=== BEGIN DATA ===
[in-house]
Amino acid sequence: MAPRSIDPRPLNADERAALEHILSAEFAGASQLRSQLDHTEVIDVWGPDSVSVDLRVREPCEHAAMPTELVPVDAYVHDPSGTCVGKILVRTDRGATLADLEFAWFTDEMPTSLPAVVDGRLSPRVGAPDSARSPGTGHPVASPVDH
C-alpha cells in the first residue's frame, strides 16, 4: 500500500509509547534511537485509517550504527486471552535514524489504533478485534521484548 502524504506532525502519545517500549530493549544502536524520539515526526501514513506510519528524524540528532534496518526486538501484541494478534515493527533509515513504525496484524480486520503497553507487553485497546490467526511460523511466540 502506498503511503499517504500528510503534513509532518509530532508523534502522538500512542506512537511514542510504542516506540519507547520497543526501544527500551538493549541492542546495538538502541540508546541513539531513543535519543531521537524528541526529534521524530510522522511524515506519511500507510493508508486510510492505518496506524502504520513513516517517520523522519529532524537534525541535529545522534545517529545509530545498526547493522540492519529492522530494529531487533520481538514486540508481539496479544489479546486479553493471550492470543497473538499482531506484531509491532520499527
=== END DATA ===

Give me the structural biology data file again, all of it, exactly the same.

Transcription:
[in-house]
Amino acid sequence: MAPRSIDPRPLNADERAALEHILSAEFAGASQLRSQLDHTEVIDVWGPDSVSVDLRVREPCEHAAMPTELVPVDAYVHDPSGTCVGKILVRTDRGATLADLEFAWFTDEMPTSLPAVVDGRLSPRVGAPDSARSPGTGHPVASPVDH
C-alpha cells in the first residue's frame, strides 16, 4: 500500500509509547534511537485509517550504527486471552535514524489504533478485534521484548 502524504506532525502519545517500549530493549544502536524520539515526526501514513506510519528524524540528532534496518526486538501484541494478534515493527533509515513504525496484524480486520503497553507487553485497546490467526511460523511466540 502506498503511503499517504500528510503534513509532518509530532508523534502522538500512542506512537511514542510504542516506540519507547520497543526501544527500551538493549541492542546495538538502541540508546541513539531513543535519543531521537524528541526529534521524530510522522511524515506519511500507510493508508486510510492505518496506524502504520513513516517517520523522519529532524537534525541535529545522534545517529545509530545498526547493522540492519529492522530494529531487533520481538514486540508481539496479544489479546486479553493471550492470543497473538499482531506484531509491532520499527